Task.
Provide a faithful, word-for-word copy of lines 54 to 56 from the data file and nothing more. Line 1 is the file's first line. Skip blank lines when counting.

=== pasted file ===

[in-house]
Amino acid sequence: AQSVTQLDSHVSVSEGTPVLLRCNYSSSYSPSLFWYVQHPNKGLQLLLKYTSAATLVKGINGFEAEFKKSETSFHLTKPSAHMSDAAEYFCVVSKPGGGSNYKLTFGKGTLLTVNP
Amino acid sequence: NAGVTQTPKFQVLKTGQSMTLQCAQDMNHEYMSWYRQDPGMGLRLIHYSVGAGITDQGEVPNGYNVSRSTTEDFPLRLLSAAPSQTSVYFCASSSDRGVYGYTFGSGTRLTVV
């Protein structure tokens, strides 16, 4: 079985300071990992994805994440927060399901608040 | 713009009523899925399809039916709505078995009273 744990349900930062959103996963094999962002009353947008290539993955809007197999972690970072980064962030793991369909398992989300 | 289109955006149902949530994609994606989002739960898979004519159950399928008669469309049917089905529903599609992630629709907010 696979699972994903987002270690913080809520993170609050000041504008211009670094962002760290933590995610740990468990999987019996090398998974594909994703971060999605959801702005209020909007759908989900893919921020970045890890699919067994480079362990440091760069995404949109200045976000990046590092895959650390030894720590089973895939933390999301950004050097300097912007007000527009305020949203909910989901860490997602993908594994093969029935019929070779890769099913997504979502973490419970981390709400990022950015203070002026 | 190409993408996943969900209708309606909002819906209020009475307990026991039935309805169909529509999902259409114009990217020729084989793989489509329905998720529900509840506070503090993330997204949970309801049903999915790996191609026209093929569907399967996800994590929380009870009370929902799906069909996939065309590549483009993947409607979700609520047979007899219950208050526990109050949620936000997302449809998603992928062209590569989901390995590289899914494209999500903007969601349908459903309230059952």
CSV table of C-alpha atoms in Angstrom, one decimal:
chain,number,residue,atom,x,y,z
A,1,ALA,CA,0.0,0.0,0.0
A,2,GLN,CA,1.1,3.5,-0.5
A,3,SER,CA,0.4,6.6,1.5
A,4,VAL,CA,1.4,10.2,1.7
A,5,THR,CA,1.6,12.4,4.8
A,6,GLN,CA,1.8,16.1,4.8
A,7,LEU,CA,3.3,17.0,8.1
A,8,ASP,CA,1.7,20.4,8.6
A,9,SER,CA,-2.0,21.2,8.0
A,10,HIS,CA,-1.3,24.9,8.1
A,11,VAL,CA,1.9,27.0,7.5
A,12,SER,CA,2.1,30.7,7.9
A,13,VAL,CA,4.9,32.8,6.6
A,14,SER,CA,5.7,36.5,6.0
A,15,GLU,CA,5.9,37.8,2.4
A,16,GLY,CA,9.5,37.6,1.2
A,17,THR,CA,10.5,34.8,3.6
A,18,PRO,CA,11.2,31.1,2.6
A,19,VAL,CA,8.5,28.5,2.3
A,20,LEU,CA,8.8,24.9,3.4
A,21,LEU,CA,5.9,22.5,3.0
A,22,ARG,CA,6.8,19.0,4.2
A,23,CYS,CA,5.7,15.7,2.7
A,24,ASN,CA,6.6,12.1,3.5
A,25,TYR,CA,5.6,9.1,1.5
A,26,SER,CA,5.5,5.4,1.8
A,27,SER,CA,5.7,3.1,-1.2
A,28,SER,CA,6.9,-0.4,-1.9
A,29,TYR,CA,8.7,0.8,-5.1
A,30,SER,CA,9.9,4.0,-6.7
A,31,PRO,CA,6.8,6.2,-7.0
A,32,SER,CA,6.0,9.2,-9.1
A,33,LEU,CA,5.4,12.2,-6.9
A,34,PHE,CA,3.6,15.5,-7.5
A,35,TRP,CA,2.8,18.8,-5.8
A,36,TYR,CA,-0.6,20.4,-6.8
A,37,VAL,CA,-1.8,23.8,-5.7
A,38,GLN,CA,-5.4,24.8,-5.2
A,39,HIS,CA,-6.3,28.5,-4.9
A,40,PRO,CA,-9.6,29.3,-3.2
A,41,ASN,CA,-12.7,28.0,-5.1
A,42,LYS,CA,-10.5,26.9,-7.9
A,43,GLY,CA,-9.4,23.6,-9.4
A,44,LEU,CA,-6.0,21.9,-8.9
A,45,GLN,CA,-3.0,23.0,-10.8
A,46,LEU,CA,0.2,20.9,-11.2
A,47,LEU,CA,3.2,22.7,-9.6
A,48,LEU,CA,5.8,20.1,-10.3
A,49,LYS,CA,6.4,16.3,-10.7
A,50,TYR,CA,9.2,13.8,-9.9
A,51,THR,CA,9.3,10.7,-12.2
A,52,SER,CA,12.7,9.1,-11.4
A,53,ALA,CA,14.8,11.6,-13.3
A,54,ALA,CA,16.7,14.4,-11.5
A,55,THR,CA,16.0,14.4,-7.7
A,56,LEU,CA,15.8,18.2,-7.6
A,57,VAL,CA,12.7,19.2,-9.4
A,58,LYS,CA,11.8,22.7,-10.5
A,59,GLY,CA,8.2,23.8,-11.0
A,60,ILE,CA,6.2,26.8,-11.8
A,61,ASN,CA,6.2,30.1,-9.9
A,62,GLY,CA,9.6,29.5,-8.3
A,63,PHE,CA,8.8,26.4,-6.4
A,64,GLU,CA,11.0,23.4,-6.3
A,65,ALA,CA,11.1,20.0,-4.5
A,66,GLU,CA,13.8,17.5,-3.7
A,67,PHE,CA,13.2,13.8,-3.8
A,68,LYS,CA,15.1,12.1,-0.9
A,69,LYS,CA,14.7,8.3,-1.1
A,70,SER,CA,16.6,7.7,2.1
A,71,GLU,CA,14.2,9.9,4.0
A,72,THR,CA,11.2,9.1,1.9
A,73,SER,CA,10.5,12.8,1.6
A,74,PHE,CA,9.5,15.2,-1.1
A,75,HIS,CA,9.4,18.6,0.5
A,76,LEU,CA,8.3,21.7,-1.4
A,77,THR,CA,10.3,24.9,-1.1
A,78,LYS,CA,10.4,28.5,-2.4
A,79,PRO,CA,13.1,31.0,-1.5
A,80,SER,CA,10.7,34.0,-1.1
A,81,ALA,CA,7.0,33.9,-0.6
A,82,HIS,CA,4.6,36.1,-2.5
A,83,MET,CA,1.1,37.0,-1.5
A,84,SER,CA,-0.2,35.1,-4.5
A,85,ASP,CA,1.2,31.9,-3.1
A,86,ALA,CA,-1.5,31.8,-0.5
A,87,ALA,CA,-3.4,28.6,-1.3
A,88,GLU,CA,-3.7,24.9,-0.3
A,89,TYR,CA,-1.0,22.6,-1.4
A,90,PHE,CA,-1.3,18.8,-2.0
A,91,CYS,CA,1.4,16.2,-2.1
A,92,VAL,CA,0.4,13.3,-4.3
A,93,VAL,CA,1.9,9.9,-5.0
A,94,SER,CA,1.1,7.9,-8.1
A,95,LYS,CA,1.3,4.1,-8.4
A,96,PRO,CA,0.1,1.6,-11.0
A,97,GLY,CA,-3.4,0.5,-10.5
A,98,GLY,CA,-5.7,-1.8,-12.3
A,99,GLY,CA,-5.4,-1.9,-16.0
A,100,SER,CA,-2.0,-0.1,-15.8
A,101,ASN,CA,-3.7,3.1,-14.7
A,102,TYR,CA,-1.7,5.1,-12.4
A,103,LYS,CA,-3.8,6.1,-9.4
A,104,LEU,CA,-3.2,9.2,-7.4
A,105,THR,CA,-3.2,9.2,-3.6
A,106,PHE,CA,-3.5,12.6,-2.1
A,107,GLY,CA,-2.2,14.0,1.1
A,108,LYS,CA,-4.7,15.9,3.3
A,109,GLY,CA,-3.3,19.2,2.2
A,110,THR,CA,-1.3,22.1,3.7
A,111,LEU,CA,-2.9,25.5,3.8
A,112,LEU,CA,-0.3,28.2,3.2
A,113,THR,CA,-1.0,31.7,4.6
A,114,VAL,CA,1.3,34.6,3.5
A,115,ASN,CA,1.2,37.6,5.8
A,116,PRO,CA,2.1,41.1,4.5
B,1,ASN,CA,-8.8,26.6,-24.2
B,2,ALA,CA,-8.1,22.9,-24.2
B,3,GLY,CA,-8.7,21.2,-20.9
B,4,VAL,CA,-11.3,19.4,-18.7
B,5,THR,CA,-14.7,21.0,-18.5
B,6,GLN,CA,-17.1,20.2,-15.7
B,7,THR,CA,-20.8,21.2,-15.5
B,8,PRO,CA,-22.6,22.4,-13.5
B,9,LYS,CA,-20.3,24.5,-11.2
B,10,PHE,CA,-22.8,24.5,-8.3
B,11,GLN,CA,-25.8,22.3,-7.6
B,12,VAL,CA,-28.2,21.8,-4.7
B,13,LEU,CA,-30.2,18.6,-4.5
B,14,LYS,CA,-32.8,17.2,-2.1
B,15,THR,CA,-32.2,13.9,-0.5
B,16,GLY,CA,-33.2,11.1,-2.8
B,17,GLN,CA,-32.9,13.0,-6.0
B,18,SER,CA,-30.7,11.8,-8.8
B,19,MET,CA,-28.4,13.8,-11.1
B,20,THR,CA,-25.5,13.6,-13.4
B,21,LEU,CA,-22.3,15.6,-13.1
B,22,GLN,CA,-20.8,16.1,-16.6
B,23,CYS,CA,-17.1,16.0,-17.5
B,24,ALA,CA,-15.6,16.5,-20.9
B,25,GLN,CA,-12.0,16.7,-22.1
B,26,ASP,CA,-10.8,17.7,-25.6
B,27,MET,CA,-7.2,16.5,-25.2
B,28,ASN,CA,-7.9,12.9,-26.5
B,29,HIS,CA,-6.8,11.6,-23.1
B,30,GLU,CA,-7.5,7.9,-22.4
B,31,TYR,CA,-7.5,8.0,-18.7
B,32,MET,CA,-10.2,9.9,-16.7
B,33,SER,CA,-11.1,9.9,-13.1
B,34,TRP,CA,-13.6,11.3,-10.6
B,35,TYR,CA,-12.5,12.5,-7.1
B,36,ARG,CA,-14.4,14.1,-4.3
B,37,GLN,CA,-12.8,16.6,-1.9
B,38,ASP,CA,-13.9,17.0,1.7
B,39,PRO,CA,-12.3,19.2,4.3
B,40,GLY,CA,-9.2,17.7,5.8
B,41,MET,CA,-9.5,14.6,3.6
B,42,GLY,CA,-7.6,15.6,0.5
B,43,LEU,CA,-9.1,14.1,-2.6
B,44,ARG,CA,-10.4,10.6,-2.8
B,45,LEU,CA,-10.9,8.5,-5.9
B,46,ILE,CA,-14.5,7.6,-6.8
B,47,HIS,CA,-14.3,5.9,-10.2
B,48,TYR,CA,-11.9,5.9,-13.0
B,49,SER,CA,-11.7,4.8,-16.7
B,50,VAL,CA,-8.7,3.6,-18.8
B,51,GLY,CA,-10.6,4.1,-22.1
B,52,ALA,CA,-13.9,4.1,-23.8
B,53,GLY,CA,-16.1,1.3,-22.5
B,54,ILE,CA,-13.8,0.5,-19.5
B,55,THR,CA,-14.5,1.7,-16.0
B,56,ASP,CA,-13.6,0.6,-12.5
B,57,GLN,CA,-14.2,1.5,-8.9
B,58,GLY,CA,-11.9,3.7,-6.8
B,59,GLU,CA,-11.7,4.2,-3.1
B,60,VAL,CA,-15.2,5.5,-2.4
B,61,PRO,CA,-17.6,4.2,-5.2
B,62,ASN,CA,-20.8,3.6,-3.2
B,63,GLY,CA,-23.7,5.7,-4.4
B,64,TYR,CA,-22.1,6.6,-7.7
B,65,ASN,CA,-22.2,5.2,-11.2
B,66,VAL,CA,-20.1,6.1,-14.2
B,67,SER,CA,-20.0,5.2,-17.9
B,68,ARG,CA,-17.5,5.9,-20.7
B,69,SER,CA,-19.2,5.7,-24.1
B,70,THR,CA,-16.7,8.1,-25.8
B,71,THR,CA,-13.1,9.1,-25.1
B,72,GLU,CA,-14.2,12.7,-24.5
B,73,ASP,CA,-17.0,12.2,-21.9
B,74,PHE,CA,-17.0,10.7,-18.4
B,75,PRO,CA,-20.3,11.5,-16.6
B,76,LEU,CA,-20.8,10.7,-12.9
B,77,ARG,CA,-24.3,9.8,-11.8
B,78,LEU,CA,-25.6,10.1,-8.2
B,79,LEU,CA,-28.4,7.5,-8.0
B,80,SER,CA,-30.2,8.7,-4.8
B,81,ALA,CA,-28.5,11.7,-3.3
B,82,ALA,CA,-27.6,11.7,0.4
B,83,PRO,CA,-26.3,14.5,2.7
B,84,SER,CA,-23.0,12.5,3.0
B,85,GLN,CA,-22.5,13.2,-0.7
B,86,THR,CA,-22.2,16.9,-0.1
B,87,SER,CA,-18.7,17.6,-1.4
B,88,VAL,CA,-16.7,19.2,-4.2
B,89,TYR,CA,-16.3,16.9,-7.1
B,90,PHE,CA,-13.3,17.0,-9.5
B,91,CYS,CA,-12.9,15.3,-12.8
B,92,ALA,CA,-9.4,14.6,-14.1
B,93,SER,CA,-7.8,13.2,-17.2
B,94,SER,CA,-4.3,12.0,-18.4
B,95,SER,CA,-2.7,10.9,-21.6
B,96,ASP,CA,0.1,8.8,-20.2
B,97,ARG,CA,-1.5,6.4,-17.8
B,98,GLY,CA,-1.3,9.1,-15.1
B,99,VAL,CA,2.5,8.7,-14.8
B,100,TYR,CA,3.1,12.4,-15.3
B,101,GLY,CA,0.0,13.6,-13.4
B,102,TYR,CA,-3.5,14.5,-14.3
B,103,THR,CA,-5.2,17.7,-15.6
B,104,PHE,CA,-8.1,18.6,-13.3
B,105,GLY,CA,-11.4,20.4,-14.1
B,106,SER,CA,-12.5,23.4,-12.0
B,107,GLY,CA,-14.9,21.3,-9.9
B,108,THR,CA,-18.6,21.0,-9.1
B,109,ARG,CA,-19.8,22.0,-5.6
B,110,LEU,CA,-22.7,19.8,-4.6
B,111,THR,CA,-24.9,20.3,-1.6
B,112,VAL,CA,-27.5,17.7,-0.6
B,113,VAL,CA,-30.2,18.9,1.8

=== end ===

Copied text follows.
A,48,LEU,CA,5.8,20.1,-10.3
A,49,LYS,CA,6.4,16.3,-10.7
A,50,TYR,CA,9.2,13.8,-9.9